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'We consider the patient and family part of the team'

ICU Team

March 29, 2017

Red Deer ICU personalizes care by getting to know patient better

Story by Sean Woods

Together everyone achieves more.

These four words sum up how the Red Deer Regional Hospital Centre (RDRHC) Intensive Care Unit provides care to patients and families.

“Critical care is a team sport. You can’t do it by yourself,” says Carmen Petersen, manager of the 18-bed unit. “We have to be able to back each other up and communicate well so we can meet the rapidly changing needs of all our patients.”

Teamwork is on full display during multidisciplinary rounds each morning. The charge nurse, bedside nurse, attending physician, respiratory therapist, pharmacist, physiotherapist, dietitian and social worker go from bedside to bedside as they check in with the patient and family, keep everyone updated and create a plan for the day.

“We consider the patient and family part of the team,” adds Petersen. “We work with them to identify the goals they have for the patient’s care, and will include other health professionals as needed.”

As the only Level 3 ICU in the Central Zone, the team sees patients drawn from the entire zone, not just Red Deer, with varying needs and a high level of acuity.

“Our patients typically suffer from sepsis, pneumonia and acute coronary syndrome,” says Petersen. “Because we cover the entire zone, our patients run the gamut from kidney and liver failure, sepsis to surgical complications, cardiac issues and more.”

The unit also runs the Assessment and Critical Care Early Support Service (ACCESS) and Follow-up Team, which comprises 33 ICU registered nurses and 31 respiratory therapists.

This outreach team not only supports the transfer of patients from the ICU to inpatient units, but ensures there are no gaps in care and coaches the ward nurse to address any patient concerns and provides assistance when needed. The team also provides early-intervention service which brings ICU-trained staff to any patient in the hospital who requires time-sensitive, critical intervention.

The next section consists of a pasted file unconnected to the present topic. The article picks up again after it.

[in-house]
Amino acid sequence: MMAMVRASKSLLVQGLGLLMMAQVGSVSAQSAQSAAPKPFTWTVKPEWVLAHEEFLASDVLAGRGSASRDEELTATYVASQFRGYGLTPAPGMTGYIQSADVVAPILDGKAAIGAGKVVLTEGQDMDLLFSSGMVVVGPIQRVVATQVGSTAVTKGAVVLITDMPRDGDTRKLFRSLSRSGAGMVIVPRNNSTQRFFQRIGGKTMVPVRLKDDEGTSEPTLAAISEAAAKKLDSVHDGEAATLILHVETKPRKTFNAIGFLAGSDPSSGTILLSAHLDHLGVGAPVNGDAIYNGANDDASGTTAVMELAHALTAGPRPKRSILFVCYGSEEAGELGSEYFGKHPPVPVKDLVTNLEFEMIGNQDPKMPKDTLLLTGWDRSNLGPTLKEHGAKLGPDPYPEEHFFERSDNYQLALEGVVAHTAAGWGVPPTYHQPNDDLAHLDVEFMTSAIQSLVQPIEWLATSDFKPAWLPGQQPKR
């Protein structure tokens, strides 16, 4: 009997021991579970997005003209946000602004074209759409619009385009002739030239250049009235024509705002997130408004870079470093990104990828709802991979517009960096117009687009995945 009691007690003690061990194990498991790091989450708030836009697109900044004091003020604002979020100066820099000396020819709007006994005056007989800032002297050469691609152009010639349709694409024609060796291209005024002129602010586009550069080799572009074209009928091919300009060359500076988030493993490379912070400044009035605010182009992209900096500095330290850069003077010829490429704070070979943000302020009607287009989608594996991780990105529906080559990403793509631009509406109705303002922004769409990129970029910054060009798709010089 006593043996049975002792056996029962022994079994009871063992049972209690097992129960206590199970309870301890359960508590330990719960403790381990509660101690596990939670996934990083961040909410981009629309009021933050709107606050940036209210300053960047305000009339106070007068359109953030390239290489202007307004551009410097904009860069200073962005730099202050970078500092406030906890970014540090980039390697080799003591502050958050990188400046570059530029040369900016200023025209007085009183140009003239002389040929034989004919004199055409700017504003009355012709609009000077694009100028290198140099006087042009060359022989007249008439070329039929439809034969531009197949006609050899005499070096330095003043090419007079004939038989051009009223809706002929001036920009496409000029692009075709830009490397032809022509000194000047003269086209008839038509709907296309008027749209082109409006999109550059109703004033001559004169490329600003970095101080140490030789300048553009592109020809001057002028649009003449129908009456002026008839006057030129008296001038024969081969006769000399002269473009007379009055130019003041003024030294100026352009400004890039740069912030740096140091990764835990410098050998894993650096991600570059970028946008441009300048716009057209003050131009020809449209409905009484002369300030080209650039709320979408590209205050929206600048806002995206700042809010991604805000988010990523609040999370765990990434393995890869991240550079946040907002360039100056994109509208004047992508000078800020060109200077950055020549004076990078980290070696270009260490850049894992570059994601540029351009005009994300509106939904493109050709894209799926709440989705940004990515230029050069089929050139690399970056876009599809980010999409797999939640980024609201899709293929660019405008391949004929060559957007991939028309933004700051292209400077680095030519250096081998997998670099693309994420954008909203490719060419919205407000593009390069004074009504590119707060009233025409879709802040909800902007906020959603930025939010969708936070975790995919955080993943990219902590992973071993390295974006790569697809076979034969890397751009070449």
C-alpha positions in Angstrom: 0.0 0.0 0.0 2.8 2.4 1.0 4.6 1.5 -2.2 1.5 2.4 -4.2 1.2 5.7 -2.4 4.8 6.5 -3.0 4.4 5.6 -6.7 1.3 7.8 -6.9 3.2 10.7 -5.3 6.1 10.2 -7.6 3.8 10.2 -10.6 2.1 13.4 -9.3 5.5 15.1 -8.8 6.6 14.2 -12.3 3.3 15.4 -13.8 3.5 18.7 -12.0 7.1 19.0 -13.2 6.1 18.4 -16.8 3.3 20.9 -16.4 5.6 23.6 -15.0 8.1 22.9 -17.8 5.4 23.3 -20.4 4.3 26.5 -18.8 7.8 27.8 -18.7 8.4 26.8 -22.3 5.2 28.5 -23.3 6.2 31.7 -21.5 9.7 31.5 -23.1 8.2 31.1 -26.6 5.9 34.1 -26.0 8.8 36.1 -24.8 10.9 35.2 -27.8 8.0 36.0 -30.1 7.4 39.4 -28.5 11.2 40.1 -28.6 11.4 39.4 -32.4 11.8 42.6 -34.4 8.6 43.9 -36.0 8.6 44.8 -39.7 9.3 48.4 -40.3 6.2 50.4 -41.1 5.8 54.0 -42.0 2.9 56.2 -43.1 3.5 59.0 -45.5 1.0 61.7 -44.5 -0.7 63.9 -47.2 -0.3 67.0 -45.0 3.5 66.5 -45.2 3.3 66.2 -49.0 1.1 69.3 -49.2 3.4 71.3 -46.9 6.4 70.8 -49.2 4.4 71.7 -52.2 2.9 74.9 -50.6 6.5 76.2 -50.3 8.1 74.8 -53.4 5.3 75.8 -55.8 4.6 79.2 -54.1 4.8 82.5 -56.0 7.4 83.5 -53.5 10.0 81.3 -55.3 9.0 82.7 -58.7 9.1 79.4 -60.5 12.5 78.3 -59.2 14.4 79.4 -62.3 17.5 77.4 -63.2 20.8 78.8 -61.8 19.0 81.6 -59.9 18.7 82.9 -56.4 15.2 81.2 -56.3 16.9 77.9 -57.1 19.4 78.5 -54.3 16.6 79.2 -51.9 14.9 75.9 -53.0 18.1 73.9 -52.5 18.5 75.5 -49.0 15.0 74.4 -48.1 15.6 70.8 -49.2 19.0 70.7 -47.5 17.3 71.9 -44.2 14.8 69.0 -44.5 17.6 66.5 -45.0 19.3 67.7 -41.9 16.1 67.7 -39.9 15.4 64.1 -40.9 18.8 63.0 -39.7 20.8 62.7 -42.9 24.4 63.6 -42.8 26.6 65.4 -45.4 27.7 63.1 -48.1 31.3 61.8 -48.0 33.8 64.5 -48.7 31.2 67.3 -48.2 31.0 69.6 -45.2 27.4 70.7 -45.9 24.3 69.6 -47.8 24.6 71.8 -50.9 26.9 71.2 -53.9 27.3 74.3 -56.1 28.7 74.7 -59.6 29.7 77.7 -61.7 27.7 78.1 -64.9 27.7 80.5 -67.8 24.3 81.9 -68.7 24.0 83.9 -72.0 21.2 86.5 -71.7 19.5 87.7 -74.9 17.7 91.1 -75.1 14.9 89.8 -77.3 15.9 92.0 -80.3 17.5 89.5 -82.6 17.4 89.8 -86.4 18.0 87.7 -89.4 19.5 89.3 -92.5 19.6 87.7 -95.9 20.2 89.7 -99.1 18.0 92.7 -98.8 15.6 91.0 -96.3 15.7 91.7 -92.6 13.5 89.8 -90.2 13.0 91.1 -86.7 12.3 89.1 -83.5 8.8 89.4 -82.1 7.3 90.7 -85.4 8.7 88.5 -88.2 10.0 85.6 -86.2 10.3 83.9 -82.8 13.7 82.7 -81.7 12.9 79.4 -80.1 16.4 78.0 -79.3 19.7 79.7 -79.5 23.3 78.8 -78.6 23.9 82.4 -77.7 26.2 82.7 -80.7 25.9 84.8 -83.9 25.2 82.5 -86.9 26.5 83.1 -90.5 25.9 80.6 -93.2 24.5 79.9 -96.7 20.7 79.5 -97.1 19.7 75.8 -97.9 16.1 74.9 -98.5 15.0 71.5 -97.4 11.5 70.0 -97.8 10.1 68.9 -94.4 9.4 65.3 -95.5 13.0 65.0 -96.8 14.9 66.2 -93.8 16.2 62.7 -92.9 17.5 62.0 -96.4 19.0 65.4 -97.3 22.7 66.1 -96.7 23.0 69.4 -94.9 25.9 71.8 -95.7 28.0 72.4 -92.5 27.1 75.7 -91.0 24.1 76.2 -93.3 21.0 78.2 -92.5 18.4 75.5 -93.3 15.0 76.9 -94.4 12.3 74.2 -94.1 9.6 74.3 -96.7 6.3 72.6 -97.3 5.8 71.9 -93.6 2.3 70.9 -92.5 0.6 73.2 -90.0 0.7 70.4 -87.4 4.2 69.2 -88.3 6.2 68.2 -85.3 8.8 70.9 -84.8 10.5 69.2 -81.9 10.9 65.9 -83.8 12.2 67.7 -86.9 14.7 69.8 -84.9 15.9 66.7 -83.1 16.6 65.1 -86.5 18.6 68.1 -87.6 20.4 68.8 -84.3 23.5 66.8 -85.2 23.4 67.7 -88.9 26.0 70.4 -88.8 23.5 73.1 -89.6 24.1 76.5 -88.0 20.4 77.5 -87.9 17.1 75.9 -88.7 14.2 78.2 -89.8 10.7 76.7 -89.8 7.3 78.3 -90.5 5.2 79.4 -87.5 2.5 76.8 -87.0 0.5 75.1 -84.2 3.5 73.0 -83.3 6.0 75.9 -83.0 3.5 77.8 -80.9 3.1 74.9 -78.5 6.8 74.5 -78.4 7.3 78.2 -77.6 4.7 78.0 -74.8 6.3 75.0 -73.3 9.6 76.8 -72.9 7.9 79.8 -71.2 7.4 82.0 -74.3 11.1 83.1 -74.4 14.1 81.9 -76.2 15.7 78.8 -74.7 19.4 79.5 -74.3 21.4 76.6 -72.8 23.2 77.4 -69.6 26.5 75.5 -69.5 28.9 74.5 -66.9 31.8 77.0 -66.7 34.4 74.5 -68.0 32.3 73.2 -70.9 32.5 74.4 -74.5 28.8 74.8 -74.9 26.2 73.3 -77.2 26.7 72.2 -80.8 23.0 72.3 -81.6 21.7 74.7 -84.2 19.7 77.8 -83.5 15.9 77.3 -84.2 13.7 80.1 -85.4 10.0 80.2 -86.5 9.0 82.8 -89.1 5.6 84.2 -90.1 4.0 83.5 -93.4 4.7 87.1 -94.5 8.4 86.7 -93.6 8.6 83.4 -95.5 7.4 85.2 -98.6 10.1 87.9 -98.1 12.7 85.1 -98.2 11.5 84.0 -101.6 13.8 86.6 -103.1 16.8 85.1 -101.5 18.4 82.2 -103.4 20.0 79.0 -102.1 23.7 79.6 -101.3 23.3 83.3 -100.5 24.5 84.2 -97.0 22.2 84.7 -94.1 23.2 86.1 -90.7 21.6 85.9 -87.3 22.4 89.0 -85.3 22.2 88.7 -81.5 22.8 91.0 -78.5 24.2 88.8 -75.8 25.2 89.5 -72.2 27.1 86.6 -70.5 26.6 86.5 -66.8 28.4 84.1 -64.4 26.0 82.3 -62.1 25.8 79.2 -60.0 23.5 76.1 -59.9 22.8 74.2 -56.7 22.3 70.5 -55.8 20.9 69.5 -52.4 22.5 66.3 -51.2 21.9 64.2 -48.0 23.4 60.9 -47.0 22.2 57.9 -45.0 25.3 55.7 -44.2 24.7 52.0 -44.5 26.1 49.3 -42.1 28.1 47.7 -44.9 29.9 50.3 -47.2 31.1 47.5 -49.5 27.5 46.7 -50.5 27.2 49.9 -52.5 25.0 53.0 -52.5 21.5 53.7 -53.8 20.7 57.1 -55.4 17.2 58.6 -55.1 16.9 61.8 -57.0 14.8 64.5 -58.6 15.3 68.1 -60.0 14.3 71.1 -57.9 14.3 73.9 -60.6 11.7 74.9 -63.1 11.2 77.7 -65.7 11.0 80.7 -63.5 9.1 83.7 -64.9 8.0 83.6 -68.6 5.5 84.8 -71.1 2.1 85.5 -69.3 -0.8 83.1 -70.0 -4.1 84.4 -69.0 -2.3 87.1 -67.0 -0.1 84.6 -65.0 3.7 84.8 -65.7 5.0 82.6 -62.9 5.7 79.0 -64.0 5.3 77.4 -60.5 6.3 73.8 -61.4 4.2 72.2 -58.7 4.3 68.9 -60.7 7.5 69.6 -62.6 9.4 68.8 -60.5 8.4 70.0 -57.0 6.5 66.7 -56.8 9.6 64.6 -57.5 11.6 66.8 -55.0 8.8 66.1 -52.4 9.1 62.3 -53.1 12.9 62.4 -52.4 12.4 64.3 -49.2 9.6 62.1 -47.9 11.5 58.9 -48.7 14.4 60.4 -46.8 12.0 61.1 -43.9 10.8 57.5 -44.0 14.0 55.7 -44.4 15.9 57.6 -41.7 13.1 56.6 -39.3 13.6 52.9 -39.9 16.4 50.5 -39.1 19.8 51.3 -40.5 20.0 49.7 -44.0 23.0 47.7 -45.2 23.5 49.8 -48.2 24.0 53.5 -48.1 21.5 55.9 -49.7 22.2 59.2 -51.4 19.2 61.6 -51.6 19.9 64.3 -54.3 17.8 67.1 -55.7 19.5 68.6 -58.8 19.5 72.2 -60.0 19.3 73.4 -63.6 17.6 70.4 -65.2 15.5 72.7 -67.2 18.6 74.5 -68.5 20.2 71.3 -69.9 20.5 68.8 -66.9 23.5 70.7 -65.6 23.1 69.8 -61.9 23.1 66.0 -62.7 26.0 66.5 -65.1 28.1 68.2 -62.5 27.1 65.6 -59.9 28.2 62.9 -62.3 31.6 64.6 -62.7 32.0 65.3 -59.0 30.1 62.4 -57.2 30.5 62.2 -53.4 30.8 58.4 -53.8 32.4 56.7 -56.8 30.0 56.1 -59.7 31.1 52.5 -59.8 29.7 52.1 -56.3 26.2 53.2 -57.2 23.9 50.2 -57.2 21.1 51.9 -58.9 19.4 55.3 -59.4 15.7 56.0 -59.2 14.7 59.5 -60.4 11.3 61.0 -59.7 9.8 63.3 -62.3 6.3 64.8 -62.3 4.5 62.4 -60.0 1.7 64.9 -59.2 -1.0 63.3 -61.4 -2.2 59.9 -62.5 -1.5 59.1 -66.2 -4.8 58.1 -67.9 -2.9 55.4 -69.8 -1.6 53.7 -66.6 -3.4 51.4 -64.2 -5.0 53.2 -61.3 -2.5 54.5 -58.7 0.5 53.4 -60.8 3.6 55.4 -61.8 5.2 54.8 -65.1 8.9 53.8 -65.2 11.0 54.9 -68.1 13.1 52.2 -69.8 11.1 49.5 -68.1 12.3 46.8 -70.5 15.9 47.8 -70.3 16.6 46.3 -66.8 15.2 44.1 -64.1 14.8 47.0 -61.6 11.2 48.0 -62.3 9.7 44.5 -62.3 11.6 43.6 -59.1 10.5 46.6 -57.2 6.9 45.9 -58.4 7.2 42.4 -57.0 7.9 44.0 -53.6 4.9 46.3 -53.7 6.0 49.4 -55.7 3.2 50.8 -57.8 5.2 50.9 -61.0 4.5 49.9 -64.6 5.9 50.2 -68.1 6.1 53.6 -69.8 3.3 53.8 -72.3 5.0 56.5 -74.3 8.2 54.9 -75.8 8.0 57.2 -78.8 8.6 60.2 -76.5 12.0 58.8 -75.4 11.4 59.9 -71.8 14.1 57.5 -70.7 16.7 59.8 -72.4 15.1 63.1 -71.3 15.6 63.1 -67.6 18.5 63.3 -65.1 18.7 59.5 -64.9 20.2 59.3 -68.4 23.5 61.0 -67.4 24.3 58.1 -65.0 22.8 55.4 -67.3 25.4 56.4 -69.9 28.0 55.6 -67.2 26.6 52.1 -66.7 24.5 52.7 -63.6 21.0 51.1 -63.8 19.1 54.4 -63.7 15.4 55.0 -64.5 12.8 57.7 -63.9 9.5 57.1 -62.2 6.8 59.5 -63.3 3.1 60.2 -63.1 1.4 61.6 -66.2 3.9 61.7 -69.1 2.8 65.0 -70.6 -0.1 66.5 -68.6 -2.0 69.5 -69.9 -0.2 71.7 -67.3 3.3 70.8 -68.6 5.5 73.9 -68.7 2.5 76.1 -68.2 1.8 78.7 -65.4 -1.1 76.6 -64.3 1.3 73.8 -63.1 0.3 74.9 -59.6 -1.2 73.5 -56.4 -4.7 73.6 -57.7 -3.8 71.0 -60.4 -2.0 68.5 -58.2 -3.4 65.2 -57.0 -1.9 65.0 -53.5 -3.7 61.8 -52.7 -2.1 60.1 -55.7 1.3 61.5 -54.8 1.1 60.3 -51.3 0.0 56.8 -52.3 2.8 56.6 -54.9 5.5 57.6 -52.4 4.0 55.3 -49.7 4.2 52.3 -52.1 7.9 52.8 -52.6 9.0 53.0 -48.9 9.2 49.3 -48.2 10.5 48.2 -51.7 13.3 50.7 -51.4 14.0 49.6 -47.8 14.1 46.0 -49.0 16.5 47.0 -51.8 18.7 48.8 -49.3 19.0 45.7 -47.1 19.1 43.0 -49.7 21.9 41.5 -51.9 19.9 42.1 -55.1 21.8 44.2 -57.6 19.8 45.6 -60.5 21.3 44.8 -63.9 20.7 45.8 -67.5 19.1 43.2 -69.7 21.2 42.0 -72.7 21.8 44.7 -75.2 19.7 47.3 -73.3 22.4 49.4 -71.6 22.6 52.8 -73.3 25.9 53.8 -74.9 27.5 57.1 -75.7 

Recently, the team also rolled out a Stat Stroke response where the ACCESS nurse is called upon to assess suspected in-hospital strokes, and work directly with the neurologist to arrange timely treatment for these patients.

Robert Swanson, Director of Critical Care and Medicine Inpatient Services at RDRHC, recently shadowed the ACCESS team.

“I was able to see how this team coordinates access to critical care beds, which is always a challenge when the beds are full,” he says. “Moving patients requires careful consideration of many clinical factors as well as amazing coordination with the interdisciplinary team.

“The interaction of this team and their collaboration with families, patients, physicians and staff is a fantastic example of how care functions at a high level across the facility.”

The entire ICU strives to make patient- and family-centred care a priority. They practise NOD, which means staff members introduce themselves to the patient and family with their name, occupation and duty.

The Red Deer team also adopted a concept from California — called “My Story” — which sees patients or families fill out a pamphlet that details what’s important to them and who their loved ones along with other personal information. Staff encourage patients and families to complete these pamphlets so they can learn their patient’s story.

“When you know what matters to the patient, the care you provide becomes personal, has deeper meaning and promotes better fulfillment for the staff providing care,” says Petersen.

“For all of us — nurses, physicians, the whole multidisciplinary team — it’s about having those conversations that form the foundation of the care we provide.”

 

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